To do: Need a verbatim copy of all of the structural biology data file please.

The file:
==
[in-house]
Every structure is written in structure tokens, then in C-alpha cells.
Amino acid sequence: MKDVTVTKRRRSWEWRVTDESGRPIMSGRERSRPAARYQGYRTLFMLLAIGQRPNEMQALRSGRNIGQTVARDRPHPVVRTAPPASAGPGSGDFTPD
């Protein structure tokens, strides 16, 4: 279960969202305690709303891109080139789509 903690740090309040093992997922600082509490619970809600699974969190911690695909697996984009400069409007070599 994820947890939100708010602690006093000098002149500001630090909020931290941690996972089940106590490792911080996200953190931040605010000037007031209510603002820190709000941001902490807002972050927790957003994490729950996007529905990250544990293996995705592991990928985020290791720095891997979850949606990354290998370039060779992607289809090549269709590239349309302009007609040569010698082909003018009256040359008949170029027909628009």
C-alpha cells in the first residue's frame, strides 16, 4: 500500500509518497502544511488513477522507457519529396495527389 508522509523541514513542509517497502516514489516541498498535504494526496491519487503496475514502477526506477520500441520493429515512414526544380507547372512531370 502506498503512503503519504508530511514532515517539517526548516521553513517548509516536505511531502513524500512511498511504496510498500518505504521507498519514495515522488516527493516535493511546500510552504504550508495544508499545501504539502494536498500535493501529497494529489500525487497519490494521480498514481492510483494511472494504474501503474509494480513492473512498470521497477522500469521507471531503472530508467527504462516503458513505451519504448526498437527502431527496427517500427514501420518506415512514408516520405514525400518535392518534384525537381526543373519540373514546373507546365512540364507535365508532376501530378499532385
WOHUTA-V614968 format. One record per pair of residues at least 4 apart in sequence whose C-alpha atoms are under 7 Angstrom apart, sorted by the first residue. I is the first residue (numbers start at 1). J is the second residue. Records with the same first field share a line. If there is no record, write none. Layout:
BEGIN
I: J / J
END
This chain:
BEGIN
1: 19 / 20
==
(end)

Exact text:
[in-house]
Every structure is written in structure tokens, then in C-alpha cells.
Amino acid sequence: MKDVTVTKRRRSWEWRVTDESGRPIMSGRERSRPAARYQGYRTLFMLLAIGQRPNEMQALRSGRNIGQTVARDRPHPVVRTAPPASAGPGSGDFTPD
């Protein structure tokens, strides 16, 4: 279960969202305690709303891109080139789509 903690740090309040093992997922600082509490619970809600699974969190911690695909697996984009400069409007070599 994820947890939100708010602690006093000098002149500001630090909020931290941690996972089940106590490792911080996200953190931040605010000037007031209510603002820190709000941001902490807002972050927790957003994490729950996007529905990250544990293996995705592991990928985020290791720095891997979850949606990354290998370039060779992607289809090549269709590239349309302009007609040569010698082909003018009256040359008949170029027909628009």
C-alpha cells in the first residue's frame, strides 16, 4: 500500500509518497502544511488513477522507457519529396495527389 508522509523541514513542509517497502516514489516541498498535504494526496491519487503496475514502477526506477520500441520493429515512414526544380507547372512531370 502506498503512503503519504508530511514532515517539517526548516521553513517548509516536505511531502513524500512511498511504496510498500518505504521507498519514495515522488516527493516535493511546500510552504504550508495544508499545501504539502494536498500535493501529497494529489500525487497519490494521480498514481492510483494511472494504474501503474509494480513492473512498470521497477522500469521507471531503472530508467527504462516503458513505451519504448526498437527502431527496427517500427514501420518506415512514408516520405514525400518535392518534384525537381526543373519540373514546373507546365512540364507535365508532376501530378499532385
WOHUTA-V614968 format. One record per pair of residues at least 4 apart in sequence whose C-alpha atoms are under 7 Angstrom apart, sorted by the first residue. I is the first residue (numbers start at 1). J is the second residue. Records with the same first field share a line. If there is no record, write none. Layout:
BEGIN
I: J / J
END
This chain:
BEGIN
1: 19 / 20